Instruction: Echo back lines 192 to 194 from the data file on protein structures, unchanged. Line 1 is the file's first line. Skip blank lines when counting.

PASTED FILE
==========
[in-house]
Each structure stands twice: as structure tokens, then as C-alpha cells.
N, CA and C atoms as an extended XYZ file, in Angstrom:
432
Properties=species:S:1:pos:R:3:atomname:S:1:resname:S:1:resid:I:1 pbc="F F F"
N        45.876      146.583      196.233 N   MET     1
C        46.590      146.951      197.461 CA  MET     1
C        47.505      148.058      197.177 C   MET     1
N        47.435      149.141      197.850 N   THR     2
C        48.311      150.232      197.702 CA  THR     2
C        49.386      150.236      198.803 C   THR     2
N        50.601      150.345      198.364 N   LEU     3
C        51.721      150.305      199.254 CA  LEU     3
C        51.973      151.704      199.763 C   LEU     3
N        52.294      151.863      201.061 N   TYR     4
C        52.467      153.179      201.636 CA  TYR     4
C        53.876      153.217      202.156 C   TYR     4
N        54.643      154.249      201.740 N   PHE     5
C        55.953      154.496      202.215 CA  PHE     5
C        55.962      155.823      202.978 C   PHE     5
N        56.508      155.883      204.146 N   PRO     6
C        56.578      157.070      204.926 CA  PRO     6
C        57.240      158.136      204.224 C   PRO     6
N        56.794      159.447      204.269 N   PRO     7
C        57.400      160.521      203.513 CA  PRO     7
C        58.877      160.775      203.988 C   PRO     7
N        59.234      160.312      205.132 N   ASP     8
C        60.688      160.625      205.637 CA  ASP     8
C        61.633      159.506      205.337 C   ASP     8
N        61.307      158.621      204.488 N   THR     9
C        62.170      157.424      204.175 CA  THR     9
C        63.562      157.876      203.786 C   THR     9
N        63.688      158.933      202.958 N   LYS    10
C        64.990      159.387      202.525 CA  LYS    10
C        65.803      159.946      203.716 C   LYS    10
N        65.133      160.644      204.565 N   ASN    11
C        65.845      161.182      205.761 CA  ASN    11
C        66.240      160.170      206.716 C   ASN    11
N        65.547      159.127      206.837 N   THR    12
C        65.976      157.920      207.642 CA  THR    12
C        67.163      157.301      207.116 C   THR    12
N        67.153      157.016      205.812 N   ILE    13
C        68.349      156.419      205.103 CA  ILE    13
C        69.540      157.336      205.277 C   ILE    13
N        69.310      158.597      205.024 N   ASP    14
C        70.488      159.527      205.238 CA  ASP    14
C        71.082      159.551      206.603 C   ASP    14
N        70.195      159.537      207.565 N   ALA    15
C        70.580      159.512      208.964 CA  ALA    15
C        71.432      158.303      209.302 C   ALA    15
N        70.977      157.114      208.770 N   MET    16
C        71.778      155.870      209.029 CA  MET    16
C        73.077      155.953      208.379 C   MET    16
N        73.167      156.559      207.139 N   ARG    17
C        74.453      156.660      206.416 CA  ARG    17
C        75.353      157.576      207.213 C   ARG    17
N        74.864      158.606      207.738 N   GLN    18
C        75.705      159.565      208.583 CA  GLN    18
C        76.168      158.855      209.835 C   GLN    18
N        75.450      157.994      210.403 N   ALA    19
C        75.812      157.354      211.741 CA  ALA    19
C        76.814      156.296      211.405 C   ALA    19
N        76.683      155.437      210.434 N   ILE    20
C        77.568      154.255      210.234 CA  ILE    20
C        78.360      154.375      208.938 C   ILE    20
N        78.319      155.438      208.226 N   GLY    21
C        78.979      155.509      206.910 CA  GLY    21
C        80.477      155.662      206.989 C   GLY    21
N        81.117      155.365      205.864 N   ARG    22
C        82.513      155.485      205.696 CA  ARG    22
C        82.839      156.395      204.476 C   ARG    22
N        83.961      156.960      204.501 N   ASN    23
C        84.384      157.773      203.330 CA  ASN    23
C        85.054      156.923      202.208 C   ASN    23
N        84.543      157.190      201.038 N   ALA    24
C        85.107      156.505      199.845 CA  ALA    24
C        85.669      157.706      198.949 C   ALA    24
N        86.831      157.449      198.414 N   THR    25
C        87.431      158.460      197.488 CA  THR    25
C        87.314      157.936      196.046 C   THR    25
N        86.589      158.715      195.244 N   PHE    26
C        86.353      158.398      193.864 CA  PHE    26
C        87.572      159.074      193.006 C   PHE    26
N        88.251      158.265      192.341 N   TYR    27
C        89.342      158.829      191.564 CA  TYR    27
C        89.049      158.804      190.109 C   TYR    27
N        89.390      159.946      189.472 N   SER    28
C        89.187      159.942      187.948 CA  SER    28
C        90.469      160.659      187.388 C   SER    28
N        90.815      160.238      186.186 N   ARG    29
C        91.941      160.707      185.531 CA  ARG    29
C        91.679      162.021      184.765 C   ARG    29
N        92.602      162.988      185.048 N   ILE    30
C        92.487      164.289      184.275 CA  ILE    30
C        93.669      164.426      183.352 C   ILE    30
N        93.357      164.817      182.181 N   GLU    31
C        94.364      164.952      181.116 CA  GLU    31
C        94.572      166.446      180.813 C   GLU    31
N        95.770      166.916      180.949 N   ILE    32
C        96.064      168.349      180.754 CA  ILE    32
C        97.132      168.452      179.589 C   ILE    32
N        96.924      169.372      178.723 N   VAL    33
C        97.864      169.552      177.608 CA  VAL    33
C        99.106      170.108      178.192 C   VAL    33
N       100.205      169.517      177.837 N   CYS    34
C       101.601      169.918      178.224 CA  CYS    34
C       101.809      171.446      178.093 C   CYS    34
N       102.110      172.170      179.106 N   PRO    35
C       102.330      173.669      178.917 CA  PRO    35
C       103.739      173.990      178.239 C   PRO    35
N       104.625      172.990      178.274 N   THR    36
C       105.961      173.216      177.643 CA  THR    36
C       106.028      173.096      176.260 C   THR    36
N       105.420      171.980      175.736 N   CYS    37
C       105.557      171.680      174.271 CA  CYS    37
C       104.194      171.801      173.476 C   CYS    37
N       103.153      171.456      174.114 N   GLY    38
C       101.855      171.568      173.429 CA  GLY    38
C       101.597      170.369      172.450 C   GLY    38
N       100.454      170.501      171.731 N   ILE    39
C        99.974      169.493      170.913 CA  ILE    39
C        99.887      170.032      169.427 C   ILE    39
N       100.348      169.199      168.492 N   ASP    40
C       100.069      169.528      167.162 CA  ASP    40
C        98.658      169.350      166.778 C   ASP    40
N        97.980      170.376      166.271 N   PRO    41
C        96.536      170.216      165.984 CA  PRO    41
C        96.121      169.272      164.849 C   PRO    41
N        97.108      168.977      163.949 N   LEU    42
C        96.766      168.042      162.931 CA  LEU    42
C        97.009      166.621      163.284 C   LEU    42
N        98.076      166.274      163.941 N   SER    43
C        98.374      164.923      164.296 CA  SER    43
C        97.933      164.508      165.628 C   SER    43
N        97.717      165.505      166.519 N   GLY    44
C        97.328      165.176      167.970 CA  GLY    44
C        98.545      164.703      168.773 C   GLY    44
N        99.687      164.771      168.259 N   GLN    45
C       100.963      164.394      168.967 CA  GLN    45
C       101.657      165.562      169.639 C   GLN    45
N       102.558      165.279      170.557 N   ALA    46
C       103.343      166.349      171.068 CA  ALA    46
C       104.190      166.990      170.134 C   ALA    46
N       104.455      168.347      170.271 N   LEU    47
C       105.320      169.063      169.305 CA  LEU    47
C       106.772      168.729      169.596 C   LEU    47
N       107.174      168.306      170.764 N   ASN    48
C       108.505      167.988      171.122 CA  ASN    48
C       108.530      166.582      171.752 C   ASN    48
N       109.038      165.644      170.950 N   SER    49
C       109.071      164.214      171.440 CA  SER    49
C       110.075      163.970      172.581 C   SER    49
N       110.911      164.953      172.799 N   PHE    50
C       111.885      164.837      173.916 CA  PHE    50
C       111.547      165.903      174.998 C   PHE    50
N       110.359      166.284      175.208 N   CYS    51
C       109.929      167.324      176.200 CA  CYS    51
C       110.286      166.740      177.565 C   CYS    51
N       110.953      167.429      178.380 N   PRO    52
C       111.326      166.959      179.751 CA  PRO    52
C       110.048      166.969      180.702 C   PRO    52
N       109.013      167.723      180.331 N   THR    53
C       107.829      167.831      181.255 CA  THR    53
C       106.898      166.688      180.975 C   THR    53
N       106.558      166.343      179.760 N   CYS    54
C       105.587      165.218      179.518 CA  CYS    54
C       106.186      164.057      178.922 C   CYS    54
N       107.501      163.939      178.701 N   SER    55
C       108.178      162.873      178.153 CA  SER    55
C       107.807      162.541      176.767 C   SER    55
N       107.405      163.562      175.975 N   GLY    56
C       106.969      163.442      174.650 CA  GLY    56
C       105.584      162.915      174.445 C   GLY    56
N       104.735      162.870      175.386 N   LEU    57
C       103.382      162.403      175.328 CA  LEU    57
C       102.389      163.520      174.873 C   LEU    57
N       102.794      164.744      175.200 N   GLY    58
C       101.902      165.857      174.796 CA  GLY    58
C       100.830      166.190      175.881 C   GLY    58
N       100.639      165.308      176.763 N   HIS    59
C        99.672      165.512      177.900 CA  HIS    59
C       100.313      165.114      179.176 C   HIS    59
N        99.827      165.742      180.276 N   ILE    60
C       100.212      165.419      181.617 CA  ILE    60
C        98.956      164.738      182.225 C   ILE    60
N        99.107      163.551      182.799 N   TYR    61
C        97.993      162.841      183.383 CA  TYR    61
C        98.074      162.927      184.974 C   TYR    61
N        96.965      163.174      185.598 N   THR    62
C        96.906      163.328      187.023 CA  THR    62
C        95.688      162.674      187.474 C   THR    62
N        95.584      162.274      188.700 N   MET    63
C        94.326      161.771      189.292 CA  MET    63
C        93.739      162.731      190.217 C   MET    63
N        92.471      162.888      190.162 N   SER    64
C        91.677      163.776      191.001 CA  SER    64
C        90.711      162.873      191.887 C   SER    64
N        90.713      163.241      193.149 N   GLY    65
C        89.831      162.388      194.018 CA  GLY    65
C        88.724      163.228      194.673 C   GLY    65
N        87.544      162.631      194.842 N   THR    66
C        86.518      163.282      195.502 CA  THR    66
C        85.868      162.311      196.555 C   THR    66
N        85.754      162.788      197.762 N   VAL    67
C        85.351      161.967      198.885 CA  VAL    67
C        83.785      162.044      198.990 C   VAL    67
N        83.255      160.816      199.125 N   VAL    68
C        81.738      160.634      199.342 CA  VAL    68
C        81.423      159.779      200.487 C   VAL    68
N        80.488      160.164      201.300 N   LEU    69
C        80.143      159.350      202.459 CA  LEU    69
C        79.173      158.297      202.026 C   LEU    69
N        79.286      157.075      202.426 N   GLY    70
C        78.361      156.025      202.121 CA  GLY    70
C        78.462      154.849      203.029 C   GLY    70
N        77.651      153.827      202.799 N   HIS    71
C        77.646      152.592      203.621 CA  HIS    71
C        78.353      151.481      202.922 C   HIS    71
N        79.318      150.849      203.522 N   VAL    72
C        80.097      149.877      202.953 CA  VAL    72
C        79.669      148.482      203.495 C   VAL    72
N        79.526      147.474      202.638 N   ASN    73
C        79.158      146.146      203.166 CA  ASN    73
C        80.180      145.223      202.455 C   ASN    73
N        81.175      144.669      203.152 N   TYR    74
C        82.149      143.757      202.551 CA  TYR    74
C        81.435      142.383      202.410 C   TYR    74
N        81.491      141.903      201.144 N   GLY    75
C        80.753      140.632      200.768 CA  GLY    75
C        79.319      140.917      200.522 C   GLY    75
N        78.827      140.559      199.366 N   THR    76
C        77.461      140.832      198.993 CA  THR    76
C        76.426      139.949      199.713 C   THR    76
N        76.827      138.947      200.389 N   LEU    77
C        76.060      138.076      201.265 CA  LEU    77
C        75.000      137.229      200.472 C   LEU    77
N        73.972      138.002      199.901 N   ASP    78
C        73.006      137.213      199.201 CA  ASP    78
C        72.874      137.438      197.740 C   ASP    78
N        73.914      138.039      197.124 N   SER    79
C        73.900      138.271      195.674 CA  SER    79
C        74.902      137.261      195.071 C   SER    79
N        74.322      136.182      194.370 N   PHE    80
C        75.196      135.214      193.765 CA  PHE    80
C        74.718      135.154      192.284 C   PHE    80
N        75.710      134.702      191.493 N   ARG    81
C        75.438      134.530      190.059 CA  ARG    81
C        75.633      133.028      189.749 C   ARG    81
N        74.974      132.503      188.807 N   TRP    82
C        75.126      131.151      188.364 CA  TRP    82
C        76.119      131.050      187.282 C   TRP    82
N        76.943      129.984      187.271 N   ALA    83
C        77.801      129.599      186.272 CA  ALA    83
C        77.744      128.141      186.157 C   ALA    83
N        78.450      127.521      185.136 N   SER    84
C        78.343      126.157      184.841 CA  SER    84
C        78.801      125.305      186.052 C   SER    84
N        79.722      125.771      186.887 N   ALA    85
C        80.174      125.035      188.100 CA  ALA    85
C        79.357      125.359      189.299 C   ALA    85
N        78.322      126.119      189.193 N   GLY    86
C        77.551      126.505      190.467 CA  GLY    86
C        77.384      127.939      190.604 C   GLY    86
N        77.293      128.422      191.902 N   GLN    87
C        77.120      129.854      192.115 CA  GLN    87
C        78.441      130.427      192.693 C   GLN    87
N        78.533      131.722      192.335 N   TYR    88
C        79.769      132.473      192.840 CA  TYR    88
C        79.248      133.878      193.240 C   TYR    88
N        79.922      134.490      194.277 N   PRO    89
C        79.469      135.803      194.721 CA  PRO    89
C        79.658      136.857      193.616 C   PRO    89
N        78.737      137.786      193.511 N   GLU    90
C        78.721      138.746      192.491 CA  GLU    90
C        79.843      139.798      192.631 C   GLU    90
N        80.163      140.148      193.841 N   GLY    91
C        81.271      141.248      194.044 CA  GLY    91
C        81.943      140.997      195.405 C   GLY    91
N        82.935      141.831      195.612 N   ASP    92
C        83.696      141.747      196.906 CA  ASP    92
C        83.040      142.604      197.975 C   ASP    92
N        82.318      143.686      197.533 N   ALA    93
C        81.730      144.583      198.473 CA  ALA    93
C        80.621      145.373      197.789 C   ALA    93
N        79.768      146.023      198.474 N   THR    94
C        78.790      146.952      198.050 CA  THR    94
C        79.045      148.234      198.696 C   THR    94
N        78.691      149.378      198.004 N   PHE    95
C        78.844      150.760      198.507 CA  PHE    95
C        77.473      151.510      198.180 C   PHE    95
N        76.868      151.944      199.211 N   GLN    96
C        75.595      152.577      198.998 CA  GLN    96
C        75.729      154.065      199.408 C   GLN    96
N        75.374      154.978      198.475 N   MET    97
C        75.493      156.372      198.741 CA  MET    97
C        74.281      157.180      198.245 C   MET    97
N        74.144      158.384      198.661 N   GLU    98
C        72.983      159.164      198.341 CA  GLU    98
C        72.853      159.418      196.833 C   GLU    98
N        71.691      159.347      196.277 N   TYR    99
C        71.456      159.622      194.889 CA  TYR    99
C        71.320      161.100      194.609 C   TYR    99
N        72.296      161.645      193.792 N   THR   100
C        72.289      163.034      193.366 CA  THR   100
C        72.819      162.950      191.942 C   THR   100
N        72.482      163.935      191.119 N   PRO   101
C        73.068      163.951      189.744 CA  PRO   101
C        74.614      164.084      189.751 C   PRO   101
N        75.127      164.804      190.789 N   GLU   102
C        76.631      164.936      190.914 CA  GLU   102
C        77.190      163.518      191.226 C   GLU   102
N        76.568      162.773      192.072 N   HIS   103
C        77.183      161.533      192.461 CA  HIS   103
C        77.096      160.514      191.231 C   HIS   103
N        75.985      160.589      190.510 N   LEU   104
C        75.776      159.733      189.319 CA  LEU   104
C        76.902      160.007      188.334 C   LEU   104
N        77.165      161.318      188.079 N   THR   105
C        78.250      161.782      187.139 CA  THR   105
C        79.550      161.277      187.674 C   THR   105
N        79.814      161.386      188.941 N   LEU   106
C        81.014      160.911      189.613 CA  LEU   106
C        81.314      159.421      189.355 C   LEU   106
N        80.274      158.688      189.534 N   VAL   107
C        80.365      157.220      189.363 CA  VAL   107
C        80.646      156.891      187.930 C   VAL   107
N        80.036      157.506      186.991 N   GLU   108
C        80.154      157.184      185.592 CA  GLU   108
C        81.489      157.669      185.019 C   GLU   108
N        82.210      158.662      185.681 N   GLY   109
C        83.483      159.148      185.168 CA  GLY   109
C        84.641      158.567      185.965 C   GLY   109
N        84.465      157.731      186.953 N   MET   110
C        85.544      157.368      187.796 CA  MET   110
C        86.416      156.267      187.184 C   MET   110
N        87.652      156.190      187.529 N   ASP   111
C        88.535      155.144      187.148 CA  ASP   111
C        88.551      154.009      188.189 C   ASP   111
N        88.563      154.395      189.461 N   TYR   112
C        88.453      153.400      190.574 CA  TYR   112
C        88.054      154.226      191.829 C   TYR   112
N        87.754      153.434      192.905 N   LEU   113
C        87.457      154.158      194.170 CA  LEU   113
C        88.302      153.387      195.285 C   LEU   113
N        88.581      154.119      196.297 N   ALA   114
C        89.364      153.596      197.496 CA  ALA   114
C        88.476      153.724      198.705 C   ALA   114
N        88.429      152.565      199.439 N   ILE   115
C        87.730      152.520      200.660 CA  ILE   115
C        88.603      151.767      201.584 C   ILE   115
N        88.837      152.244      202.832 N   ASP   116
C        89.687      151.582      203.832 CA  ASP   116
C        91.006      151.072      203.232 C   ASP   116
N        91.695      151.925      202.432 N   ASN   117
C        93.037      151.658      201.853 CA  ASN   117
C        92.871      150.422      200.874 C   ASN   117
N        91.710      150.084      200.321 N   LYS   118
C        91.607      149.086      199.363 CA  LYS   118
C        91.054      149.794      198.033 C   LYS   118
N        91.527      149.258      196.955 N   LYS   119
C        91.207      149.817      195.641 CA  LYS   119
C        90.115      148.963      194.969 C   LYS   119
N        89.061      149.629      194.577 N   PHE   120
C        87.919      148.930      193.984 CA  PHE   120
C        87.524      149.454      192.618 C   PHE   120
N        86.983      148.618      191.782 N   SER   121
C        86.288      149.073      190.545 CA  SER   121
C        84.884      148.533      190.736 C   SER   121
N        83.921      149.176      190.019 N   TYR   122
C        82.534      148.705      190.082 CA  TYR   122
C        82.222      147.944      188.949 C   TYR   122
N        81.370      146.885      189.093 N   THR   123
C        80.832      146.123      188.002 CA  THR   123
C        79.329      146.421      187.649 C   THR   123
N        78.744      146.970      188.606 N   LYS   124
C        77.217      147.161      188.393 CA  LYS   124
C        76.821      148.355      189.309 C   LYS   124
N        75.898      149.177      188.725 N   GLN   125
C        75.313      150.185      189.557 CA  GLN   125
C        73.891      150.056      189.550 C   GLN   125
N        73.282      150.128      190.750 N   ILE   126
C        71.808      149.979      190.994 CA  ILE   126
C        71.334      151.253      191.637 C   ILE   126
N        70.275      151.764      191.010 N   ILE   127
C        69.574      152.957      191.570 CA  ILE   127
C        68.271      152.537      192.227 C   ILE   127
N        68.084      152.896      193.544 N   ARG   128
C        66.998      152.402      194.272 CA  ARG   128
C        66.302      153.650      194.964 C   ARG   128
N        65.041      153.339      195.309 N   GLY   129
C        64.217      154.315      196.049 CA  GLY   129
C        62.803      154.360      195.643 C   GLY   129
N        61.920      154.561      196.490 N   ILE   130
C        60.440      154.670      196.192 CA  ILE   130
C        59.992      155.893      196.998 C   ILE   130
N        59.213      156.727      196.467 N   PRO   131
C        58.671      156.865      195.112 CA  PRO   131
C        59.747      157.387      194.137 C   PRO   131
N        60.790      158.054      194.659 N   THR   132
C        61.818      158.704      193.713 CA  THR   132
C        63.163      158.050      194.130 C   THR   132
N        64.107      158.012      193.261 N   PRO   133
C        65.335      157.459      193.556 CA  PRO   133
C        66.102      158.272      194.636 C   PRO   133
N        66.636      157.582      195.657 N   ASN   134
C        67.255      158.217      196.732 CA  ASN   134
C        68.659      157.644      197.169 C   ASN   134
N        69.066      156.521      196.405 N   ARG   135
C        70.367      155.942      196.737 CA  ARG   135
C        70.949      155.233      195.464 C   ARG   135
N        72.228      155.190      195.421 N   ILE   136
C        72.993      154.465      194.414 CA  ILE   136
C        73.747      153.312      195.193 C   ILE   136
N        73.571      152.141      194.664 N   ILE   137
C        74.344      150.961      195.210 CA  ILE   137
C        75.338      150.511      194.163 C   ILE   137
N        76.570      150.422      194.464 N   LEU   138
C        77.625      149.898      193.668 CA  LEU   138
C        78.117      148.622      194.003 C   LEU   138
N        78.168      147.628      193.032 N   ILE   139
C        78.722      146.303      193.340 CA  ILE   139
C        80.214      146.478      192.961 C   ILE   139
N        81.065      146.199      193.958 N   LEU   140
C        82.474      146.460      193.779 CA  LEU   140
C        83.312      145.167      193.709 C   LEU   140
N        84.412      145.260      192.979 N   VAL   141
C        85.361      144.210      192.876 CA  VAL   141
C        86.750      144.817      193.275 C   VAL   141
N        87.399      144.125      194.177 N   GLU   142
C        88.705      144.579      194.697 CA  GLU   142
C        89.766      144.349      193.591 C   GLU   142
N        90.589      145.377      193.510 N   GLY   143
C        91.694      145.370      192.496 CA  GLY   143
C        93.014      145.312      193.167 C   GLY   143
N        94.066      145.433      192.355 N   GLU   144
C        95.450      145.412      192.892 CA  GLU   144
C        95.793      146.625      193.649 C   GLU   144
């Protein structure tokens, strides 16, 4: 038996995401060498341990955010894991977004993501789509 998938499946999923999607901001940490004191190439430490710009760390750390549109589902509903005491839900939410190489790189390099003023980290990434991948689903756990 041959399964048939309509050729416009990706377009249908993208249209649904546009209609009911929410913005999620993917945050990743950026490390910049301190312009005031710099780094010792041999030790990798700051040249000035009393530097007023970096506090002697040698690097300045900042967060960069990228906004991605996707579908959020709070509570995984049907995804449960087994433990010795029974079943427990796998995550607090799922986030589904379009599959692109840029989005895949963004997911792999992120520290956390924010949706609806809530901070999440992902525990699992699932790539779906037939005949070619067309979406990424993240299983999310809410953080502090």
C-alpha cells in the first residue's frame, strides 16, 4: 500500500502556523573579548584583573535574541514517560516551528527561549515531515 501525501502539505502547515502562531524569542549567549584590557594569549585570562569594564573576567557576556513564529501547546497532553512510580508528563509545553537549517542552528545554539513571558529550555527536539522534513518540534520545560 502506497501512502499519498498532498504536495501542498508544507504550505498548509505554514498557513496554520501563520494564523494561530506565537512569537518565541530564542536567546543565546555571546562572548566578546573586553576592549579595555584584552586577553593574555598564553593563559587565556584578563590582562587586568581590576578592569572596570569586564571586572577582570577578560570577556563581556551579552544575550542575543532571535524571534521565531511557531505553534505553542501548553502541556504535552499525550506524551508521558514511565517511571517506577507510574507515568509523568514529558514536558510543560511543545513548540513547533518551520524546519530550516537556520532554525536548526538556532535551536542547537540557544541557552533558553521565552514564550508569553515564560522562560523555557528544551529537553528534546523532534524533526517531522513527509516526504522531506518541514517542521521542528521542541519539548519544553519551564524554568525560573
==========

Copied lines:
N        95.584      162.274      188.700 N   MET    63
C        94.326      161.771      189.292 CA  MET    63
C        93.739      162.731      190.217 C   MET    63